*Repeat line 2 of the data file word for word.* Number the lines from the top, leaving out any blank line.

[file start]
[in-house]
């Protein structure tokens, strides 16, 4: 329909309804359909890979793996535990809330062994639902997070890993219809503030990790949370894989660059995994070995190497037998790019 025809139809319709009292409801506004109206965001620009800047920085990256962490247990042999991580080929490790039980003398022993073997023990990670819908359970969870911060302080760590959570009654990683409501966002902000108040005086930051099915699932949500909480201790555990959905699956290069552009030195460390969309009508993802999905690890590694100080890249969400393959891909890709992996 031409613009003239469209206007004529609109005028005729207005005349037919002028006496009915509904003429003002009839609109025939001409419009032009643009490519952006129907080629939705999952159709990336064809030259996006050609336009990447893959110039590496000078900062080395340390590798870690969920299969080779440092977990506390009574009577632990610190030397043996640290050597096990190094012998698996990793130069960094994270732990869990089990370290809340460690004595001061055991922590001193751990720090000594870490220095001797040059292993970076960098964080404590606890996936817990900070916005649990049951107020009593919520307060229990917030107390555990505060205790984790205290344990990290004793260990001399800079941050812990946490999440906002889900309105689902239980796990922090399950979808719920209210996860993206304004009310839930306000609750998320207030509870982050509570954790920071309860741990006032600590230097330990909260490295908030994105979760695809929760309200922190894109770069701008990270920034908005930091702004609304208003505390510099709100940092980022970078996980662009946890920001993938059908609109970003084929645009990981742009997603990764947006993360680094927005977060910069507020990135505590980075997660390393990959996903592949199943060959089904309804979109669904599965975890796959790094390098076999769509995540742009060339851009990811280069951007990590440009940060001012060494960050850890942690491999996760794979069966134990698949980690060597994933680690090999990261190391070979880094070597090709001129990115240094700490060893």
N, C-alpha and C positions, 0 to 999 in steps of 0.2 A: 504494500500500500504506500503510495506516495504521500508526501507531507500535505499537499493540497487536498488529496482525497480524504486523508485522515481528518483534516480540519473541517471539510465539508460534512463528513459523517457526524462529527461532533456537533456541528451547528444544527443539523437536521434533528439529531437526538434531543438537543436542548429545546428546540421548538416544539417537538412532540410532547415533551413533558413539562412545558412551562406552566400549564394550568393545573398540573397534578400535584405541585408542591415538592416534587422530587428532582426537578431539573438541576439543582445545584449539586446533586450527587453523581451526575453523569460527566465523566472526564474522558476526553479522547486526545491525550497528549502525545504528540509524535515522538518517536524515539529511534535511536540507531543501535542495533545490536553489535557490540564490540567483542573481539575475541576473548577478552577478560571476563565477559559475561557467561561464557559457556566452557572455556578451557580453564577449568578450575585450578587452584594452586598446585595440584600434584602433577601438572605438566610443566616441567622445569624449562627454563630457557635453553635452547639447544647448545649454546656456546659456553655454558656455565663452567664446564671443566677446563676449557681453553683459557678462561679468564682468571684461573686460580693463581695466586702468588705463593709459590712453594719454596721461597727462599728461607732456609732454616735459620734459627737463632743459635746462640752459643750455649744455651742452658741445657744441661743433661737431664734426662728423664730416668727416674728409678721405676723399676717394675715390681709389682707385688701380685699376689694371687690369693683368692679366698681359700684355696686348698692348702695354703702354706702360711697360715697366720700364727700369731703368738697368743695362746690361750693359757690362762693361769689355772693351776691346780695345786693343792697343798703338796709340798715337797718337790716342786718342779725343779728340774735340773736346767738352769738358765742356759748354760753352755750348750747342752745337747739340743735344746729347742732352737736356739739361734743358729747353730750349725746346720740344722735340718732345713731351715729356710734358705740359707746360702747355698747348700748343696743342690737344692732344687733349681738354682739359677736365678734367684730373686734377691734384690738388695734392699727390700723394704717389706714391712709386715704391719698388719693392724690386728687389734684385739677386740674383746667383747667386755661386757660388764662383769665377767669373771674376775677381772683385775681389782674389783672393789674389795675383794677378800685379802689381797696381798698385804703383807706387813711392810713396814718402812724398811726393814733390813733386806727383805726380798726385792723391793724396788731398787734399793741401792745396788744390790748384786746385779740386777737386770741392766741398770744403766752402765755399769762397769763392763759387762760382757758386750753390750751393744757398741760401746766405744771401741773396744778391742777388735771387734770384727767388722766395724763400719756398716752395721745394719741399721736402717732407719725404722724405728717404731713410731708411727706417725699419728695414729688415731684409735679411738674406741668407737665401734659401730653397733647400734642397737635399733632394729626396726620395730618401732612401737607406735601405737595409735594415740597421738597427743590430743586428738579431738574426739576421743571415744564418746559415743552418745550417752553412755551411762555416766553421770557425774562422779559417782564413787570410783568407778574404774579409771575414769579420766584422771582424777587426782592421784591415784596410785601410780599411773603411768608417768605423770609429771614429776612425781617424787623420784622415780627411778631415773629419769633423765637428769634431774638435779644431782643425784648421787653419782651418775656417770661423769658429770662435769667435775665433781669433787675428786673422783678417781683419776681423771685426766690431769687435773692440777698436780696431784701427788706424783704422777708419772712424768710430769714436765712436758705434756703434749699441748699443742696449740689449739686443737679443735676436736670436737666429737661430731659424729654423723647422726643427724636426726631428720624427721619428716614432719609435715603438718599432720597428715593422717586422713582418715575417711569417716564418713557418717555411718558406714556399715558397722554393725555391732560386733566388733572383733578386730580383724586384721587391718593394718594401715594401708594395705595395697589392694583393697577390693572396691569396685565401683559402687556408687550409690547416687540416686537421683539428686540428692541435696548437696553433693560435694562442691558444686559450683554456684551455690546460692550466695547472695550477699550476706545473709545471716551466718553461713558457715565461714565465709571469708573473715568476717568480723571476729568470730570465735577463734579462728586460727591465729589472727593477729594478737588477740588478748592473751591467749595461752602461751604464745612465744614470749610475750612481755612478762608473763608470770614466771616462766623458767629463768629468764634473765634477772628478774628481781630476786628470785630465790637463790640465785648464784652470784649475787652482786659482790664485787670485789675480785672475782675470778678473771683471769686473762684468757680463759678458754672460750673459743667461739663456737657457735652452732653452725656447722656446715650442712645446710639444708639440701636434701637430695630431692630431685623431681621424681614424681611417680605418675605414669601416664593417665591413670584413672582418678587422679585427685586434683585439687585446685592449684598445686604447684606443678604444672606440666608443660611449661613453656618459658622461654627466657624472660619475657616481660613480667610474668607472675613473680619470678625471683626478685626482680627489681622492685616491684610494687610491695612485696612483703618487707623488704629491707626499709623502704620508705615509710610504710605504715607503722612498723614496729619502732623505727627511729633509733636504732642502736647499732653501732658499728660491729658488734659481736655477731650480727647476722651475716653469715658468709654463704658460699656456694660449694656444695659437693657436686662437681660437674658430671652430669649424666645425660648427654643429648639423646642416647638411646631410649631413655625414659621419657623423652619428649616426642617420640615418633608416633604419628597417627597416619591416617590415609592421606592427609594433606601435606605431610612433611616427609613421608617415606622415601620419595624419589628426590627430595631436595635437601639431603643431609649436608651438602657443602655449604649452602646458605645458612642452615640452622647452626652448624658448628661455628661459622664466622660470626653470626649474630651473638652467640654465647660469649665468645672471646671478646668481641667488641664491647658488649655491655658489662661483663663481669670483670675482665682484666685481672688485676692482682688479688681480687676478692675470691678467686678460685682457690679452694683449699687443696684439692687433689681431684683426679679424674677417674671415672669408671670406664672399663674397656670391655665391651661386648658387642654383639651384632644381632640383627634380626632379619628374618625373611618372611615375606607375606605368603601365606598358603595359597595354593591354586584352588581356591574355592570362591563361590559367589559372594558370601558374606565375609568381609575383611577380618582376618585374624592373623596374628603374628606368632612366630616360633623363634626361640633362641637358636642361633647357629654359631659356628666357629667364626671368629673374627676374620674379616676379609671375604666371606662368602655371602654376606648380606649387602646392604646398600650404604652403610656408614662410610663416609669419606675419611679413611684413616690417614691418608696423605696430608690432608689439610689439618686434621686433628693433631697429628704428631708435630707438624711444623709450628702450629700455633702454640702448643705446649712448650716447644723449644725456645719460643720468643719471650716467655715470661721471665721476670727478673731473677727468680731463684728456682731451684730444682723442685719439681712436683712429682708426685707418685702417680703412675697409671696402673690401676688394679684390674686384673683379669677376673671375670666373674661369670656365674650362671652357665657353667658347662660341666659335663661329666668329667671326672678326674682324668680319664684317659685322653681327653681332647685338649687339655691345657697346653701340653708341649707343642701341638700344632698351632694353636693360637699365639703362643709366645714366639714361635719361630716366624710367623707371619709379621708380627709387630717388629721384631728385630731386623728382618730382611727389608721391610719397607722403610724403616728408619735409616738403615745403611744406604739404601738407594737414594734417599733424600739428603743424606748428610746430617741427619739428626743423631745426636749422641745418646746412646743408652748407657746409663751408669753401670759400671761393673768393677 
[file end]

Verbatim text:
């Protein structure tokens, strides 16, 4: 329909309804359909890979793996535990809330062994639902997070890993219809503030990790949370894989660059995994070995190497037998790019 025809139809319709009292409801506004109206965001620009800047920085990256962490247990042999991580080929490790039980003398022993073997023990990670819908359970969870911060302080760590959570009654990683409501966002902000108040005086930051099915699932949500909480201790555990959905699956290069552009030195460390969309009508993802999905690890590694100080890249969400393959891909890709992996 031409613009003239469209206007004529609109005028005729207005005349037919002028006496009915509904003429003002009839609109025939001409419009032009643009490519952006129907080629939705999952159709990336064809030259996006050609336009990447893959110039590496000078900062080395340390590798870690969920299969080779440092977990506390009574009577632990610190030397043996640290050597096990190094012998698996990793130069960094994270732990869990089990370290809340460690004595001061055991922590001193751990720090000594870490220095001797040059292993970076960098964080404590606890996936817990900070916005649990049951107020009593919520307060229990917030107390555990505060205790984790205290344990990290004793260990001399800079941050812990946490999440906002889900309105689902239980796990922090399950979808719920209210996860993206304004009310839930306000609750998320207030509870982050509570954790920071309860741990006032600590230097330990909260490295908030994105979760695809929760309200922190894109770069701008990270920034908005930091702004609304208003505390510099709100940092980022970078996980662009946890920001993938059908609109970003084929645009990981742009997603990764947006993360680094927005977060910069507020990135505590980075997660390393990959996903592949199943060959089904309804979109669904599965975890796959790094390098076999769509995540742009060339851009990811280069951007990590440009940060001012060494960050850890942690491999996760794979069966134990698949980690060597994933680690090999990261190391070979880094070597090709001129990115240094700490060893």